The World Gold Council and Boston Consulting Group have put together a comprehensive 18 page report on gold recycling, which on average accounts for around one-third of annual global gold supply.
What the report points out in particular is that levels of recycling are very dependent on the gold price – at higher gold price levels as seen in 2010 and 2011, there was considerable effort by gold recyclers to stimulate supply of old gold scrap jewellery and artefacts from the general public, which accounts for around 90% of recycled gold. This was remarkably successful and led to particularly high recycling levels. Since 2011 though, the volume of such gold being sourced has fallen quite sharply as the gold price has come back from its highs, and the report suggests that 2015 will see recycled gold supplies fall even further unless there is a sharp turnaround in the gold price.
The other primary source of recycled gold is industrial recycling largely from recycled electronic and electrical equipment, but this tends to be expensive to process given the small amounts used in these items and the fall in the gold price has been eating into margins, perhaps making this less attractive.
Here follows the full media release from the World Gold Council which covers many of the key points in the overall survey and links to download the full document:
“The Ups and Downs of Gold Recycling: Understanding Market Drivers and Industry Challenges,” written and published today by the World Gold Council and The Boston Consulting Group (BCG), analyses the economic drivers of the global gold recycling market and highlights important future industry trends including; a shift in concentration of gold recycling from west to east, increased difficulty in obtaining gold from electronic products as less is used in modern devices, and potential consolidation within the recycling industry across the entire value chain.
The report shows that between 1995 and 2014, recycled gold1 accounted for, on average, about a third of total supply2. This average belies the dynamic, responsive nature of recycling. An analysis of recycling data from 1982 to 2012 reveals that price fluctuations accounted for around 75 percent of the changes in recycling volumes and that economic shocks can boost recycling by up to 20 percent.
The report examines the challenges and opportunities facing the gold recycling industry, which has two main components; high-value recycled gold3 and industrial recycled gold4. The growing volume in waste electrical and electronic equipment (WEEE) offers opportunities for industrial materials recycling, although obtaining gold from this material will become ever harder as smaller amounts of gold are used in them.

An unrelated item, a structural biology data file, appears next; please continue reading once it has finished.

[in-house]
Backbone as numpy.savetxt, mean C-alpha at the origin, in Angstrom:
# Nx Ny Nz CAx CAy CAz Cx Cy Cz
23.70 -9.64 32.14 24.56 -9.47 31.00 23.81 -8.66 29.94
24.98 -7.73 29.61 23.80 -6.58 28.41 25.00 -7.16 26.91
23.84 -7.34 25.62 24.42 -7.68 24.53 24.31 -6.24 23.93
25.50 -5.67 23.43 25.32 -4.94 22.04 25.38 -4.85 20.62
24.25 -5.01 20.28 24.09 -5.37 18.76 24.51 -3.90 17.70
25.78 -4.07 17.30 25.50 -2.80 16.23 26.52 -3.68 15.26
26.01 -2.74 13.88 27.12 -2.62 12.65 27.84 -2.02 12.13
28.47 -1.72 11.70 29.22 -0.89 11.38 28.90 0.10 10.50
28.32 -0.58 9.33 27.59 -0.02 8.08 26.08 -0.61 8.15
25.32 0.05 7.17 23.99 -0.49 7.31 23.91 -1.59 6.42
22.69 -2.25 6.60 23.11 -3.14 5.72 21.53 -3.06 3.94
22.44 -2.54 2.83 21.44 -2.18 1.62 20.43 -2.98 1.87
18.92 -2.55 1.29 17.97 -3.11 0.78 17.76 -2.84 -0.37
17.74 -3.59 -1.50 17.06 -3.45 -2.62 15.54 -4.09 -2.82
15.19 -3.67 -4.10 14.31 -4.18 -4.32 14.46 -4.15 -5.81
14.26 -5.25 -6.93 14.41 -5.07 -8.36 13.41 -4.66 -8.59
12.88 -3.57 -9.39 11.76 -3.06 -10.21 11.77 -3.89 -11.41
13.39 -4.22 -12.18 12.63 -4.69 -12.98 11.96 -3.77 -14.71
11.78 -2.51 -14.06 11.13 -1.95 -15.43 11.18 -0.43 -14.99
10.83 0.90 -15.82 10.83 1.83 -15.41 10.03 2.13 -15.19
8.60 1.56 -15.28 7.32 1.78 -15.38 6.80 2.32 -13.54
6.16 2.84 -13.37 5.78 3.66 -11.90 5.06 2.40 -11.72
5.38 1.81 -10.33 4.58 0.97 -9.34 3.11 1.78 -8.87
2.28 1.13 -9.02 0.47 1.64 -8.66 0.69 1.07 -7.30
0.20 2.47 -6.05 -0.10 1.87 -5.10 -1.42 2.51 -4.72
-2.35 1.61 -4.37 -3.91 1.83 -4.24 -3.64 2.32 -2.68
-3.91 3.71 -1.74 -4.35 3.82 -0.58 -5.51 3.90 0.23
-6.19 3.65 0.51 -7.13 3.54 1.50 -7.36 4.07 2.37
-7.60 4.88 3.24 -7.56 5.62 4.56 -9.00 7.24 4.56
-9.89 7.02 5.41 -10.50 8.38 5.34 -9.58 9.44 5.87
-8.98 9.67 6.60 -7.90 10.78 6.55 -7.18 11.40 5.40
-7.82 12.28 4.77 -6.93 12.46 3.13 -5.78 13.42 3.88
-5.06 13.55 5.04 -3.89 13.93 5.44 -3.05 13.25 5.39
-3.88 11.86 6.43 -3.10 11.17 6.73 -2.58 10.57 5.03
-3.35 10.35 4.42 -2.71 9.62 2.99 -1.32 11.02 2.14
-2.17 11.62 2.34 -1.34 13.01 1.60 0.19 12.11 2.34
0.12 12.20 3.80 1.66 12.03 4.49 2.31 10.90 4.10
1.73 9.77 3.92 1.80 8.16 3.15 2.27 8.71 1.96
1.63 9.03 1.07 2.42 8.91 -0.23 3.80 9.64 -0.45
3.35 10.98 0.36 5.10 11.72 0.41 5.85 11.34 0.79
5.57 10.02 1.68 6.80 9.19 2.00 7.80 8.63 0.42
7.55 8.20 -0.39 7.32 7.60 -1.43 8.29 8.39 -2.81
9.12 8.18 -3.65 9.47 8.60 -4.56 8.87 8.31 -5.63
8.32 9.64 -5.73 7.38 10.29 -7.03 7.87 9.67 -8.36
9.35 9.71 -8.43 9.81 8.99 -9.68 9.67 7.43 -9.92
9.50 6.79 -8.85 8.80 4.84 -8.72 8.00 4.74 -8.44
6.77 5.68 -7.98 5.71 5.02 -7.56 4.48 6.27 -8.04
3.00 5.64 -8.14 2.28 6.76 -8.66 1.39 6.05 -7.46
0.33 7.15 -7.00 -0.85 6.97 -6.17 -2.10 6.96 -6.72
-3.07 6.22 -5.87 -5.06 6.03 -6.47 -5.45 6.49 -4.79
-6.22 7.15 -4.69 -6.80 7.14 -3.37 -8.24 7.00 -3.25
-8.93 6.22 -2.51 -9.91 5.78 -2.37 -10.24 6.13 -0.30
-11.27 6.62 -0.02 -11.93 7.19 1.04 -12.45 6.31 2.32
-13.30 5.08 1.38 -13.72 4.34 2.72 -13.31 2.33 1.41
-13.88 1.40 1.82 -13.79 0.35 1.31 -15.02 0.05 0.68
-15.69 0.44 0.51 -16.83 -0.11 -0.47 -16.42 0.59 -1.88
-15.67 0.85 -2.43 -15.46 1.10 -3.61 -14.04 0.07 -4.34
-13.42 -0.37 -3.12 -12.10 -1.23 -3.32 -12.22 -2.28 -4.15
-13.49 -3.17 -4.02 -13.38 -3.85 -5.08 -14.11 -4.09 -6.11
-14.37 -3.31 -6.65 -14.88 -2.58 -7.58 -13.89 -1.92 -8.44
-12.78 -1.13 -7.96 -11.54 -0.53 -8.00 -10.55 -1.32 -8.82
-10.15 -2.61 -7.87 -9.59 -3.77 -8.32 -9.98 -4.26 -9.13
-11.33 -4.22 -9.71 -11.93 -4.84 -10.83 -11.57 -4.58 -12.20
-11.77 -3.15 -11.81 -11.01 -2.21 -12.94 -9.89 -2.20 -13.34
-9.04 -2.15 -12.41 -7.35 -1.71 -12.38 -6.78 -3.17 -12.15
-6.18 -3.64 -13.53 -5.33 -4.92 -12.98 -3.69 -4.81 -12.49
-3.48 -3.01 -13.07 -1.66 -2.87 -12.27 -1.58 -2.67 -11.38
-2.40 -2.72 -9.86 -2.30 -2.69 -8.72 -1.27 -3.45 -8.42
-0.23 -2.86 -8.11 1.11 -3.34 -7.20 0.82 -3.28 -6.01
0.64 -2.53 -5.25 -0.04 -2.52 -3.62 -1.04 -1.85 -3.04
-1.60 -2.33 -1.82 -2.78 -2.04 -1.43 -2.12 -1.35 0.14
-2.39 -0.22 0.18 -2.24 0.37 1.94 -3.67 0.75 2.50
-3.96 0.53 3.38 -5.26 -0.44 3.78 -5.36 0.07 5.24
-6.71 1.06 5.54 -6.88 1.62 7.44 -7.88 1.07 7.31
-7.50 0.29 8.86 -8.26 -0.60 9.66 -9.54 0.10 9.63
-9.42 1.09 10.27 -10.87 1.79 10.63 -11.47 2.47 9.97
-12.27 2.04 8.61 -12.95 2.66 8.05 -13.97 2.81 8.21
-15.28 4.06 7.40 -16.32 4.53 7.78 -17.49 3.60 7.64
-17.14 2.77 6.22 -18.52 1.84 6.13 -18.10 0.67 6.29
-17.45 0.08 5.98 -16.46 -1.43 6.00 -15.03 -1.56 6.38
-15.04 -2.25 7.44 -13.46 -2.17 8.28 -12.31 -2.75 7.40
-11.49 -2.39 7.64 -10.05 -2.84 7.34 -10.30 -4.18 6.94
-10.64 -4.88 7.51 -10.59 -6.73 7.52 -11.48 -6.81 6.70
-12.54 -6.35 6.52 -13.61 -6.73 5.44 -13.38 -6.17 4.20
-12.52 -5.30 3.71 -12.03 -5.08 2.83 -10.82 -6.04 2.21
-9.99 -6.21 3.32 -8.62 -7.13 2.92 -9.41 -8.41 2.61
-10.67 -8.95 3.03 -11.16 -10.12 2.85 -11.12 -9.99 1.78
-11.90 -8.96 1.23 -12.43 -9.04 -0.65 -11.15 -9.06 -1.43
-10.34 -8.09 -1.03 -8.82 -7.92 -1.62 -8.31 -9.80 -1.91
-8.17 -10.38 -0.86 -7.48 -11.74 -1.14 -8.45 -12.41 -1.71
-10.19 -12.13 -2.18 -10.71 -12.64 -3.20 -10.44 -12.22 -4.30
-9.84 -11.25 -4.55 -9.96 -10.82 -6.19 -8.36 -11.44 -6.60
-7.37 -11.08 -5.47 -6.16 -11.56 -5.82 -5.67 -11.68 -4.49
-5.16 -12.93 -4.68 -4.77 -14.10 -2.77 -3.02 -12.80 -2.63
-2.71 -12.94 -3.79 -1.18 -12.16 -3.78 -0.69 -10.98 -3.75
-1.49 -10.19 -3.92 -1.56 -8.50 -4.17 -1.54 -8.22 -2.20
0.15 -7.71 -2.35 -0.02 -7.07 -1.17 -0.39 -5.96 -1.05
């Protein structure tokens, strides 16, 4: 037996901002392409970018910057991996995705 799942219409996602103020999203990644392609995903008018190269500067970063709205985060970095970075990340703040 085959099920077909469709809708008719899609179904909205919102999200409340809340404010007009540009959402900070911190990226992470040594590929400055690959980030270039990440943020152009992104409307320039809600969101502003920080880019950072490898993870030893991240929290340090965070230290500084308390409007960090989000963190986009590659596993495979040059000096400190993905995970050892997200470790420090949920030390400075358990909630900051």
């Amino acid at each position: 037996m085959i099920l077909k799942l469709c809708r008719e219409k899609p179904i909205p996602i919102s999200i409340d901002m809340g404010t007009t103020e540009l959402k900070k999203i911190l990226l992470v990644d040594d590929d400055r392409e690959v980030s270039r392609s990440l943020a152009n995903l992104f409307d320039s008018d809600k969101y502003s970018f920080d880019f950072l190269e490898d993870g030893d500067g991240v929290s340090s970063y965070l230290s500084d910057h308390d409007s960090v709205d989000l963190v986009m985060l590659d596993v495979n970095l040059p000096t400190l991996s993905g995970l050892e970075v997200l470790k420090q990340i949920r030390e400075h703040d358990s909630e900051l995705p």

Furthermore, as Asia’s stock of gold keeps growing the ‘centre of gravity’ for gold recycling will likely shift east. India’s and China’s gold jewellery consumption rose from 28 percent of the global total in 2004 to 60 percent in 2014 and as a consequence local competition for gold recycling business could heat up in Asia.
Intensified competition and overcapacity in the near and mid-terms represent the main challenges for both the high-value and industrial gold recycling segments. In addition, falls in precious metal prices have squeezed margins along the recycling value chain, spurring consolidation.
Alistair Hewitt, Head of Market Intelligence at the World Gold Council said:
“The decline in recycling in 2014 was widespread across both developing and industrial countries, although more severe in the latter. Looking forward, we expect recycling to remain low in 2015, and possibly decrease further given that a large portion of near-market supply has been flushed out in recent years. Reduced volumes of distress selling may further suppress recycling volumes and many recycling collectors are struggling to source stock. That said, recycling is the most dynamic element of supply and helps balance the gold market; any price increase in 2015 may elicit an increase in gold recycling volumes.”
Matthias Tauber, Partner and Managing Director, The Boston Consulting Group, said:
“Industry players in the gold recycling market face a complex blend of challenges and opportunities. Chief among the challenges is overcapacity, particularly in waste electrical and electronic equipment recycling which has nearly doubled over the past 10 years. To succeed, companies must rethink their competitive strategies and operating models – including leveraging economies of scale through M&A and strengthening their operational excellence and reputation among customers.”
In 2014 gold recycling fell to a seven-year low and is expected to remain low in 2015. This is partly a result of gold prices being lower than they were several years ago, leading to less ‘distress selling’ as a result of greater economic stability, and the depletion of near-market gold recycling materials.
- The World Gold Council defines recycled gold as gold sold for cash by consumers or other supply chain players
- Total supply is defined as mine production, recycling, and net producer hedging
- High-value gold accounts for roughly 90 percent of the total supply of recycled gold. This comprises recycled jewellery, gold bars and coins
- Industrial recycled gold makes up the remaining almost 10 percent and consists primarily of gold found in waste electrical and electronic equipment (WEEE)